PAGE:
Japan's crisis goes from bad to worse
Today is the 20th anniversary of the bursting of Japan’s bubble economy of the 1980s. The culmination of attempting to deal with the relentless impact of two decades of precipitous decline has destroyed the health of two finance ministers in less than a year and the prospects for their successor are not bright.
The fate of these two individuals stands as a cipher for the interaction of economics and politics which threatened the lives of the six billion of the world’s rising population before Copenhagen’s failed talks, and threatens them even more as every day passes.
The latest casualty, Hirohisa Fujii will spend the New Year holidays in hospital, recovering from apparent exhaustion after weeks of intense work on next year's record trillion dollar budget, according to reports.
Fujii, Minister in the three-month old Democratic Party-led government, took on the job after Shoichi Nakagawa was found dead in the bedroom of his Tokyo home in September. In February he appeared to be drunk at a news conference during the Group of Seven financial leaders’ meeting in Rome in February.
Fujii’s budget is a renewed attempt to return the Japanese capitalist economy to profitable growth using the same measures which have consistently failed there, and are failing now throughout the world in the wake of the global meltdown of the last 30 months.
Trying to pump prime the global economy to “return to growth” is exactly the worst possible medicine to deal with climate change, but they all keep on trying because they have nothing else to offer.
Since 30 December 1989 Japan’s stock market has lost three quarters of its value, dropping to the second largest in the world, behind the US, measured by the proportion of global capital registered there, and its fate remains of immense importance.
Until the global crisis shattered the global bubble in 2007, corporate profits in Japan had increased by 62% at the expense of continuously falling wages, but now the economy is in a deep slump with prices dropping. Despite loudly trumpeted signs of recovery the rest of the world is set to follow Japan’s downward trajectory.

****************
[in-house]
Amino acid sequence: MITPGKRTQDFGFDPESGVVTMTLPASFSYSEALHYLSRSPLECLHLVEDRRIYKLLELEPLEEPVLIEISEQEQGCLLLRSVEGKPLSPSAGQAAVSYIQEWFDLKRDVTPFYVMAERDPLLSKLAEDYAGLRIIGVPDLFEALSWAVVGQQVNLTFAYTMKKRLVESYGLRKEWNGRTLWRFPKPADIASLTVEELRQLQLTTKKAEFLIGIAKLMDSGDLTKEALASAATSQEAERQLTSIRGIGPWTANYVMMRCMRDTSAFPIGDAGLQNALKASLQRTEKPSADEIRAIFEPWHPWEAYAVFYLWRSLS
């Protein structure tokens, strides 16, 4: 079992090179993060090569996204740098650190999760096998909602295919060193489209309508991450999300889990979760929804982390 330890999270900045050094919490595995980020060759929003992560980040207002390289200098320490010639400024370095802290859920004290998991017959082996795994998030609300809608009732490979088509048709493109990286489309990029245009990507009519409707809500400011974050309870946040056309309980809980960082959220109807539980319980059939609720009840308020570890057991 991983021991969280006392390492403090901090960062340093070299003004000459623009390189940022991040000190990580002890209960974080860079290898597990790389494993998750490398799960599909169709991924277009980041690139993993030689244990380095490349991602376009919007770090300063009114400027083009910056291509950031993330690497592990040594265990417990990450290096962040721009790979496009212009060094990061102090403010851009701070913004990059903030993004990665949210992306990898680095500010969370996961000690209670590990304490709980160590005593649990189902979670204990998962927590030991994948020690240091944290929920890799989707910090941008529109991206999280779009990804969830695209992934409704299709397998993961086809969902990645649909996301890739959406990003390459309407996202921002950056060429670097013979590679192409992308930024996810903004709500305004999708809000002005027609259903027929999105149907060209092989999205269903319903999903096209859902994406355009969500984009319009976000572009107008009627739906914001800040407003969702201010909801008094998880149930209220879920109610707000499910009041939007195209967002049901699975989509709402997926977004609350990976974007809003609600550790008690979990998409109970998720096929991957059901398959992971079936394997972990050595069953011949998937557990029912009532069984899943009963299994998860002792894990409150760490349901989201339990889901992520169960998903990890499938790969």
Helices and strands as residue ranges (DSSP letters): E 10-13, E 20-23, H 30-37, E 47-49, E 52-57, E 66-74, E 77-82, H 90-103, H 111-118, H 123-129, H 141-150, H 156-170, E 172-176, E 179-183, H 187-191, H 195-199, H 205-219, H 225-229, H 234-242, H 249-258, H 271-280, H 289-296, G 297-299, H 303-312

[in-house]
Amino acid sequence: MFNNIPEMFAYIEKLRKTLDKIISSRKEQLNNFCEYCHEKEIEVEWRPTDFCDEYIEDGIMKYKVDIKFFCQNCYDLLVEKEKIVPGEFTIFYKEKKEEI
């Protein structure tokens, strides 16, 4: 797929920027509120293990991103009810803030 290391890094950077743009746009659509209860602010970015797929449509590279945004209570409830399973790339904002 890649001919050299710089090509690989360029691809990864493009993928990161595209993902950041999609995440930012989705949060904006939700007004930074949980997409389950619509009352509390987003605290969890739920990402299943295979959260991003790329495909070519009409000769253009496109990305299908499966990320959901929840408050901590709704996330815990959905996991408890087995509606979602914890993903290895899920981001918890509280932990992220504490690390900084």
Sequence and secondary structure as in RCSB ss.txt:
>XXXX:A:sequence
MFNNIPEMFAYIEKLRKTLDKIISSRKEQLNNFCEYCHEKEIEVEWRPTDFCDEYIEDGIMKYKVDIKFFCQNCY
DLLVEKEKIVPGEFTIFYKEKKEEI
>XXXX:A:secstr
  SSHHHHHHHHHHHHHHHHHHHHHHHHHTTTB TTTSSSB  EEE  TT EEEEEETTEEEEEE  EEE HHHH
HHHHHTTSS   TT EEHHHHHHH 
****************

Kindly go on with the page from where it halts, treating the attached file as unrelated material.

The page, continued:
As Tony Roberts, a fund manager at Invesco Perpetual, puts it: “Over time large, global companies have grown profits more quickly than domestic ones and so we are investing less and less in the Japanese domestic economy as each year passes.” Capital follows its own logic and capitalist governments have no choice but to bow to its needs, whatever controls people like Russia’s government under prime minister Putin may want to impose.
Even if the faint hopes of increased exports to China materialise, Japan’s gross public debt is budgeted to increase to 200%. This means that government debt equivalent to double the value of the country’s projected production of goods and services - way beyond the worst nightmares of Western countries – will be required to keep the capitalist economy afloat.
The UK’s economy is following Japan’s over the cliff. Since 1989, the value of the UK’s stock market has fallen from third to fourth behind China, and in the first decade of the new millennium the UK recorded its lowest growth of the post-war period and the worst returns for stock-market investors since the 1930s. Its manufacturing output actually contracted over the decade by 1.2 per cent annually.
The billions of individuals who make up the world’s population can no longer leave their fate to the insane logic of capital accumulation which has now turned into its self-destructive opposite. Help us with the project to draft a Manifesto of Revolutionary Solutions with the aim of challenging capitalist power, economically and politically.
30 December 2009